At least one person I know was eagerly chipping away this weekend at his computer while I was avoiding mine on the beach.
An AOL anarchist who goes by the moniker "PhatEndo" was busy pasting snippets of our Instant Messenger conversation into my member profile and adding himself to my buddy list.
Altering my profile was one thing. But my buddy list? That's where it got personal.
It all started from a reader's tip that led me into a frustrating AOL chat with the supposed culprit of a well-publicized recent ACLU hack. He admitted it all and said his quest would continue.
After several on-screen exchanges, I got fed up with his game of "I know something you don't know" and told him I didn't believe his story because he hadn't given me any proof that he was the ACLU hacker.
When I loaded up my email Tuesday morning, the healing effects of my long weekend in Half Moon Bay, California, came to a startling end when I noticed a message from my AOL account with a subject heading that read "Hmmmmm proof?"
It became apparent after reading it that I supposedly sent myself the email informing myself that I had just hacked my own account. Here's what it said, word for word:
"Heya there Mr I need some proof, well check your profile...=) If you can't get on another account or whatever hehe here it is...=)"
It took a while for it to sink in. When it did, I angrily canceled my credit card.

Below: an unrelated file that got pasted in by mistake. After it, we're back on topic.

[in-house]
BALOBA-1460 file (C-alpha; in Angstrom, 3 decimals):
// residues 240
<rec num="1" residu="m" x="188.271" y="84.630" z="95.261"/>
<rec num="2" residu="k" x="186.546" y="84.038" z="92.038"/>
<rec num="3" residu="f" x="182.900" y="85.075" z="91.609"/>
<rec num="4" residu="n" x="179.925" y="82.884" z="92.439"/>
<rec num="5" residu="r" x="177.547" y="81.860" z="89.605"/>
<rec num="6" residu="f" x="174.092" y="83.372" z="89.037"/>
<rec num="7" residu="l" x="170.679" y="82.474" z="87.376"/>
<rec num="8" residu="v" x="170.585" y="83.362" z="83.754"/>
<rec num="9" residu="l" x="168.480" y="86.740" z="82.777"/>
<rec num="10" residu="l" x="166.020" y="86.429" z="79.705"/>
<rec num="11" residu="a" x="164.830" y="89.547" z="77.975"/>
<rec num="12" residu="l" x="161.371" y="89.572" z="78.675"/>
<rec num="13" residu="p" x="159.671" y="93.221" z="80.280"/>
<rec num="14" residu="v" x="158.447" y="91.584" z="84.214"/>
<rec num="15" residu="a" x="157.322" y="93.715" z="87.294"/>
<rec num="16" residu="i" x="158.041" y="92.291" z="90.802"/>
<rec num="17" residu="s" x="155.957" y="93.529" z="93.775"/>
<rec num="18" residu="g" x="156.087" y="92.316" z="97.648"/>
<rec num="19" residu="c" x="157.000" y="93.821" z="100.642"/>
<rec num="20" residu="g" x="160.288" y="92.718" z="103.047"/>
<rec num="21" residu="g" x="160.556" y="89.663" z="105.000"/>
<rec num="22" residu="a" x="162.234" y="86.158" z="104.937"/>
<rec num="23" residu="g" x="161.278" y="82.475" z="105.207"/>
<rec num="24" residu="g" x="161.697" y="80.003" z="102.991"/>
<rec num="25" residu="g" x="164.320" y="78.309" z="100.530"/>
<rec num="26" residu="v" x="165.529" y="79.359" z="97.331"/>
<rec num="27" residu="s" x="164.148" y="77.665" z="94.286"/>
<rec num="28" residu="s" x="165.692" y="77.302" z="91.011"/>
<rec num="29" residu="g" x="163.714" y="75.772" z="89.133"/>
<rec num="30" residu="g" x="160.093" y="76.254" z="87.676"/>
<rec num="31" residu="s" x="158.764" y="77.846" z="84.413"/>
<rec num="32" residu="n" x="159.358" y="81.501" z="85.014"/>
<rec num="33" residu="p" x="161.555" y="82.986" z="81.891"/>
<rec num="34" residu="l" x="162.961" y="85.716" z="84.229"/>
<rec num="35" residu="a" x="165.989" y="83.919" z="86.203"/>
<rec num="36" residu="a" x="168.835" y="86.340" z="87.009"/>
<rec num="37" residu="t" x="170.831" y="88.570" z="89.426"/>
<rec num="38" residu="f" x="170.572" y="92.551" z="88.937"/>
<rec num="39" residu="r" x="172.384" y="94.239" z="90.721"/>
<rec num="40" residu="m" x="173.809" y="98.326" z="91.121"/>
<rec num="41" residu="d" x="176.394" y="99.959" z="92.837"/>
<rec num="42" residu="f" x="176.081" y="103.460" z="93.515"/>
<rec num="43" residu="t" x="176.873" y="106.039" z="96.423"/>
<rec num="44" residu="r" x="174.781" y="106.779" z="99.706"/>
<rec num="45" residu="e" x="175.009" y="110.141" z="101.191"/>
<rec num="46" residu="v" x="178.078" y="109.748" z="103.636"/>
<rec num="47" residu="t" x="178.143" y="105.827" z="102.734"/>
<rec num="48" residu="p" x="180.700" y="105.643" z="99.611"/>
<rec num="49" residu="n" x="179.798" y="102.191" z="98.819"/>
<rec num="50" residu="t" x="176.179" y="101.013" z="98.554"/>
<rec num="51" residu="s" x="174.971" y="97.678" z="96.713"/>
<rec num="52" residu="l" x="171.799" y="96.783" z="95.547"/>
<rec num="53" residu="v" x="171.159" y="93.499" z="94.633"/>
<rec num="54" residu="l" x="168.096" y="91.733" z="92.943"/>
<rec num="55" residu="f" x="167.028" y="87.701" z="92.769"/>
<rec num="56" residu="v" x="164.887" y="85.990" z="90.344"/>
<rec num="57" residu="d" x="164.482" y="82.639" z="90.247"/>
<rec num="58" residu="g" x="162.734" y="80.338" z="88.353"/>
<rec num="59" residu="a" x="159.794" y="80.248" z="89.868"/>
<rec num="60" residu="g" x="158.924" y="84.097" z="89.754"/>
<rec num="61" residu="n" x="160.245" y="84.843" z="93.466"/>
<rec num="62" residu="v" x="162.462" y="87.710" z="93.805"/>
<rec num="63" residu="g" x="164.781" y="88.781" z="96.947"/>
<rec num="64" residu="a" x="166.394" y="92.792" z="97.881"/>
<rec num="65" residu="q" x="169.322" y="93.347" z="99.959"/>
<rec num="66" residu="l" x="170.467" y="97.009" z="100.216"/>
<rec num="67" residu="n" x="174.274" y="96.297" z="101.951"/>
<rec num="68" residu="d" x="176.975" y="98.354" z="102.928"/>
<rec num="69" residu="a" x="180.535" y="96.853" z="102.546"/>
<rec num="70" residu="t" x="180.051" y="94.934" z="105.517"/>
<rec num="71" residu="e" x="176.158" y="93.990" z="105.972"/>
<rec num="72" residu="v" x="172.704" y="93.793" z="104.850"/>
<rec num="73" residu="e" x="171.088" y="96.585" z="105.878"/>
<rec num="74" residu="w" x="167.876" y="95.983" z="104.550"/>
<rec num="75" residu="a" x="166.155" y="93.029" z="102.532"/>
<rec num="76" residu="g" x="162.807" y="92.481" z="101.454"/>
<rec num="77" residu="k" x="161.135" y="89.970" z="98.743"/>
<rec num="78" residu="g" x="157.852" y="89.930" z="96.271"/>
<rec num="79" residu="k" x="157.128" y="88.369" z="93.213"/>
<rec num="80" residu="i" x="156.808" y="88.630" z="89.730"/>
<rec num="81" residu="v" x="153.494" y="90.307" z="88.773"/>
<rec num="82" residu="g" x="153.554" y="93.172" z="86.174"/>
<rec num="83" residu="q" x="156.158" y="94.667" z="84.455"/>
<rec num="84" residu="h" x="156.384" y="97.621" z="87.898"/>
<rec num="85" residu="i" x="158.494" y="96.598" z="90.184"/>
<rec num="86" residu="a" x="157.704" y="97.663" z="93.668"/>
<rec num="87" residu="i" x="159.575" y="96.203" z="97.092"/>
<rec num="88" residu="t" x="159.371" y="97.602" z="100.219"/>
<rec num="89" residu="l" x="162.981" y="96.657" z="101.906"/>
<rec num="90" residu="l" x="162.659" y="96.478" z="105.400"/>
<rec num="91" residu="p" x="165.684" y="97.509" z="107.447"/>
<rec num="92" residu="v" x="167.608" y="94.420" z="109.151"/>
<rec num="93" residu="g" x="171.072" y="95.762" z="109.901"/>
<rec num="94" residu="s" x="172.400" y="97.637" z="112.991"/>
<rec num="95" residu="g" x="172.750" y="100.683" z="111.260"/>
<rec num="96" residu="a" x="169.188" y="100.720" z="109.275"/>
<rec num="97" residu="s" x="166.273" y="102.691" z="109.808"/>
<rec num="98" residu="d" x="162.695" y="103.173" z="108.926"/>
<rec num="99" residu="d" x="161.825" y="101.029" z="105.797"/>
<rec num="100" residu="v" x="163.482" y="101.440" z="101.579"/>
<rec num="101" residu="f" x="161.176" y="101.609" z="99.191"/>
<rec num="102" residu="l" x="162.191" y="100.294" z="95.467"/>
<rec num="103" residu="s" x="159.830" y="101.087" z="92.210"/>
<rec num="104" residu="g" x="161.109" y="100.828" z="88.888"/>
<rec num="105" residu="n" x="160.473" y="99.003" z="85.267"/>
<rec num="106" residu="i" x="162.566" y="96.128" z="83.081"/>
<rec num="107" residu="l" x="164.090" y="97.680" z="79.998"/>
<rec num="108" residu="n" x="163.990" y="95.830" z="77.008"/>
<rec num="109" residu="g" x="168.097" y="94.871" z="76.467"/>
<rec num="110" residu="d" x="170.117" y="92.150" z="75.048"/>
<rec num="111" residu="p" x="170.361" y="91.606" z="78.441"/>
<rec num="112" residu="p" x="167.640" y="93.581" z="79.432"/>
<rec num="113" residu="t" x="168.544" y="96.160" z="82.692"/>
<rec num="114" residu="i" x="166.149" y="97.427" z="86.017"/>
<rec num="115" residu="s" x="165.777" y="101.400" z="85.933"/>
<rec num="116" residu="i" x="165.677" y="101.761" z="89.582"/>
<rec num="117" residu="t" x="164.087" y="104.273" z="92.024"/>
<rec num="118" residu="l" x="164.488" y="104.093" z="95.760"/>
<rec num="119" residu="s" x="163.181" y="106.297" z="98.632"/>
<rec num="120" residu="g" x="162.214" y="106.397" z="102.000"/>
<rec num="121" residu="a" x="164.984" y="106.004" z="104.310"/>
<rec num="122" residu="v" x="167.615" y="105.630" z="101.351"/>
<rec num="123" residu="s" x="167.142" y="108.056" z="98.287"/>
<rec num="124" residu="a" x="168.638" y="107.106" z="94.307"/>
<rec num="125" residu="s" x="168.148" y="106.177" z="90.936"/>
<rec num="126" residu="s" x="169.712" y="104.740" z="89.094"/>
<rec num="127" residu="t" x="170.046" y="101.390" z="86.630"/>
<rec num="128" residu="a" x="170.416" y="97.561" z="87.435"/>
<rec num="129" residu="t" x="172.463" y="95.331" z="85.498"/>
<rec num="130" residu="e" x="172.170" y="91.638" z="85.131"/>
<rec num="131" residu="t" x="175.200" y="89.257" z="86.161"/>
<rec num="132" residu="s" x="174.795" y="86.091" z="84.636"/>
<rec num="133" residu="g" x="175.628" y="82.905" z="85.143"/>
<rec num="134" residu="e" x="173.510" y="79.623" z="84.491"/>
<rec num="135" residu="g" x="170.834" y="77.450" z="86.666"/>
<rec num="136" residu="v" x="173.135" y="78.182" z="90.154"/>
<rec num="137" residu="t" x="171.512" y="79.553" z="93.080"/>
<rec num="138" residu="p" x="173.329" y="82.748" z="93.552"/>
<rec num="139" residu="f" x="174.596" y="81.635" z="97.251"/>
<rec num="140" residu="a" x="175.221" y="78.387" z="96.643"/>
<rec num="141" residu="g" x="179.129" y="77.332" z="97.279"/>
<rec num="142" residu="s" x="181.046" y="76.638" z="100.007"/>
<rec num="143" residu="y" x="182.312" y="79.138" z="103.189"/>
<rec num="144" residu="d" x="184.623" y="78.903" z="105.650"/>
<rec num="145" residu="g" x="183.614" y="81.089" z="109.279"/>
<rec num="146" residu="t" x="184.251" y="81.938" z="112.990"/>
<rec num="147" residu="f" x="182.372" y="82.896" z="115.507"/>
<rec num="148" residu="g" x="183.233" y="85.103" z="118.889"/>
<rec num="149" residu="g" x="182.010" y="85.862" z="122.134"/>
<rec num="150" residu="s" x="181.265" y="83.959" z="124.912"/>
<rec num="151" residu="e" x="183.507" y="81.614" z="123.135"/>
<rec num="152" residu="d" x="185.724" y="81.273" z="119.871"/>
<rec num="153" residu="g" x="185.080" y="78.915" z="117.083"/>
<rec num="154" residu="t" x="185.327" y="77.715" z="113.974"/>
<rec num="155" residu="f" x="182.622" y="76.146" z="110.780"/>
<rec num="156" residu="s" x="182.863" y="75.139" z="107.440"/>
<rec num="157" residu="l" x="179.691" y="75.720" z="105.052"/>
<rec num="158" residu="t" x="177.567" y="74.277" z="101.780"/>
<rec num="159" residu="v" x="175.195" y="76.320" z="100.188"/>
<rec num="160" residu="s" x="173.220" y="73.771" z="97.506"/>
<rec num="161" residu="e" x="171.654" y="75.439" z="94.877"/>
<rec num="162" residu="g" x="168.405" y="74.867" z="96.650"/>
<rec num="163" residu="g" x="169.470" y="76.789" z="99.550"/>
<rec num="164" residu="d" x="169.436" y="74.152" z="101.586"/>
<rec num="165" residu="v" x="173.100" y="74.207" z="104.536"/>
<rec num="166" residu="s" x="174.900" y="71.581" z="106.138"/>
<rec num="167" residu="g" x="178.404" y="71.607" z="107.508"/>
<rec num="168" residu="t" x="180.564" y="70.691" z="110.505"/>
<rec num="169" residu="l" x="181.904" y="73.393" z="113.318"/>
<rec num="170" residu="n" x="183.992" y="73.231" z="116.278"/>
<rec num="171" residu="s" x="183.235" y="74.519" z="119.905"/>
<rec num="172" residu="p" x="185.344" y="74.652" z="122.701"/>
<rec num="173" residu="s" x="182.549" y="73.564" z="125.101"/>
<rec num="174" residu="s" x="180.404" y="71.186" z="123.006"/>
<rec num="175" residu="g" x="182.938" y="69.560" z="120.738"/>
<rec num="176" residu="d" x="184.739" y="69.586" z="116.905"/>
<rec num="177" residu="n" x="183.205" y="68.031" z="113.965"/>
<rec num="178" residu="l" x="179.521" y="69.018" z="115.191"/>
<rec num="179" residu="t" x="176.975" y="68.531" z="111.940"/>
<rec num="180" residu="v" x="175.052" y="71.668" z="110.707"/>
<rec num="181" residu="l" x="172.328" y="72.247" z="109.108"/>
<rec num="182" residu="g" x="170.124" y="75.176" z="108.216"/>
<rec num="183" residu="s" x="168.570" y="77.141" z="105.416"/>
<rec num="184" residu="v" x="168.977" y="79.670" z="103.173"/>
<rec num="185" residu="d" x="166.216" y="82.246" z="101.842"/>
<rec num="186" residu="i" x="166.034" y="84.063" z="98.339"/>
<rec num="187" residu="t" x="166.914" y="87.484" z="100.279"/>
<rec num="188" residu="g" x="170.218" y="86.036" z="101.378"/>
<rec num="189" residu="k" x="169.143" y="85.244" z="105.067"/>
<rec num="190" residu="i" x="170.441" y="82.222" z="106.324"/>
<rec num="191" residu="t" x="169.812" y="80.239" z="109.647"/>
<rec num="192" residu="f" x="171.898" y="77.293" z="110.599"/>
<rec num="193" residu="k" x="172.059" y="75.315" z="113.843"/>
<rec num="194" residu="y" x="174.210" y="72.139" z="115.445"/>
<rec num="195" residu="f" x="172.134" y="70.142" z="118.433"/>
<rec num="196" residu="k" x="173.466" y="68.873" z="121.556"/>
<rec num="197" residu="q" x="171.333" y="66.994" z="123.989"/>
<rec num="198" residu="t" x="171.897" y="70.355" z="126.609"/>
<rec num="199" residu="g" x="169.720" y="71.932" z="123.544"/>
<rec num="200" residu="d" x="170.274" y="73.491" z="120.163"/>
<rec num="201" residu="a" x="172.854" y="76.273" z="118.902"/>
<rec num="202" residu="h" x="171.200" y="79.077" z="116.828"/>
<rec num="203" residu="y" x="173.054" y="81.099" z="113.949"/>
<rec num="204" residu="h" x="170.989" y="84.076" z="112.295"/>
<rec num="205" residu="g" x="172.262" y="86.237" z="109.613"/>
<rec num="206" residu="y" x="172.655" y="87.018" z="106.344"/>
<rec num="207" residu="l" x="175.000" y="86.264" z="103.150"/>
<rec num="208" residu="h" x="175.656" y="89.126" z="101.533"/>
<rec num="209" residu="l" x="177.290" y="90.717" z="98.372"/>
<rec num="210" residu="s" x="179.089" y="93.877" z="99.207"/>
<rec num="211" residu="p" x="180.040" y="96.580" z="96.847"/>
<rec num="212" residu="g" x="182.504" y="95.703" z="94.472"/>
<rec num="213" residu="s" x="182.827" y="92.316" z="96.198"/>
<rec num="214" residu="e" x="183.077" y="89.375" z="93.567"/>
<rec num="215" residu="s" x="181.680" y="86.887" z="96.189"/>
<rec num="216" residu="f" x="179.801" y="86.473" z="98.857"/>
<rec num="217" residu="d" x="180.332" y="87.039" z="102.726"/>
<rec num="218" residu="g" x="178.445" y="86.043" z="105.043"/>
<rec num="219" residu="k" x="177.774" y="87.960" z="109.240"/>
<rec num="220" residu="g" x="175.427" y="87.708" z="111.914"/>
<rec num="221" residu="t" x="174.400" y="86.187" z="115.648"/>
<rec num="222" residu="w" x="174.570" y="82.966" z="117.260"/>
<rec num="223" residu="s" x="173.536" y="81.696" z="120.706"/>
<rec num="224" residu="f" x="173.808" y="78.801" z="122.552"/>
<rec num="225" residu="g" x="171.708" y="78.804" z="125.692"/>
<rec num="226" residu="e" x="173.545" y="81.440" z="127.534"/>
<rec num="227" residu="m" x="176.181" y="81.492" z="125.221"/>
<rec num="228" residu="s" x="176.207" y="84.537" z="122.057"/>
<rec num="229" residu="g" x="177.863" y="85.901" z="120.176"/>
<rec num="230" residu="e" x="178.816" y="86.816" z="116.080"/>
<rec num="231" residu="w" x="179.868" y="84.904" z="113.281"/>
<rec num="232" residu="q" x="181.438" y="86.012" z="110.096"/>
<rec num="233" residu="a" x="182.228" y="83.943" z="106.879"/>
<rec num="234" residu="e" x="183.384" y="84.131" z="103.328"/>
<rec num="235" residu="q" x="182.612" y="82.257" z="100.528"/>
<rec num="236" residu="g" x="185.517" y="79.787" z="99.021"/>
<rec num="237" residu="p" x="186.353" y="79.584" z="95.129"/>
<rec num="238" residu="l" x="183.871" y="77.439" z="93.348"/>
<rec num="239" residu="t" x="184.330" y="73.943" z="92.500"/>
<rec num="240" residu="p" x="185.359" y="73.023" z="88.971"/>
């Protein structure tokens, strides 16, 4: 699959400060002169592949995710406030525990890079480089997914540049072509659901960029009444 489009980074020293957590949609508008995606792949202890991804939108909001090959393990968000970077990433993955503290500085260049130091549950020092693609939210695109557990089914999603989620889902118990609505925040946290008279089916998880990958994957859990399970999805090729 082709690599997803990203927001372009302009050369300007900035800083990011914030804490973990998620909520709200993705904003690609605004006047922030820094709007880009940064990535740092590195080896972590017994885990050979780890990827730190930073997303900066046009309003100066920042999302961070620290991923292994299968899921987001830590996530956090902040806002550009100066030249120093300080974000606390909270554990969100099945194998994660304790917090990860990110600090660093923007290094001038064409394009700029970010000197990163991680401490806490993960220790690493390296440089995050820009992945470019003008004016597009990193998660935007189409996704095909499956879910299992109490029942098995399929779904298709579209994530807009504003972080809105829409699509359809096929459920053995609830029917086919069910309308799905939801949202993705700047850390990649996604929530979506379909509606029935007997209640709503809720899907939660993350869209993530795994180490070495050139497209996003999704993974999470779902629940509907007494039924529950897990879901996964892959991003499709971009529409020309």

I certainly didn't ask for it, but he felt he had to give it to me anyway. Thanks, PhatEndo. Three virtual cheers to you for violating my account.
Since the ACLU hacking, AOL has sought repeatedly to comfort its members and the financial community about its commitment to stronger security. But the fact remains that passwords have been disclosed without account confirmation. In my case, it happened through a combination of persistence by PhatEndo and apparent carelessness in the ranks of AOL's army of service reps.
What happened to me seems to have been the result of a "social engineering" hack--a breach in security that stems not from technology, but rather from human foible.
If a hacker is lucky enough to call a service rep who doesn't do a thorough ID check, the password can be reset to give the perpetrator full access to your AOL account and everything that comes with it.
Often, such hackers do it just to show that they can, said David Cassel, a critic of America Online who publishes the AOL Watch online newsletter. Some even take the extra step of ordering merchandise through shopping channels and sending the loot to the host's address, he added.
So I tried it myself: I called AOL and tried to socially engineer my way into my own account (as if once weren't enough). Granted, most of the time I was asked to provide credit card or checking account verification. But on my fourth try, however, I reached a representative who didn't request that information.
In essence, I became a social hacker without that much effort.
Can I really blame the AOL customer service person who was working over the long weekend for what happened? No, I actually feel bad for the rep who had to put up with PhatEndo's farce. (Incidentally, AOL canceled PhatEndo's account today.)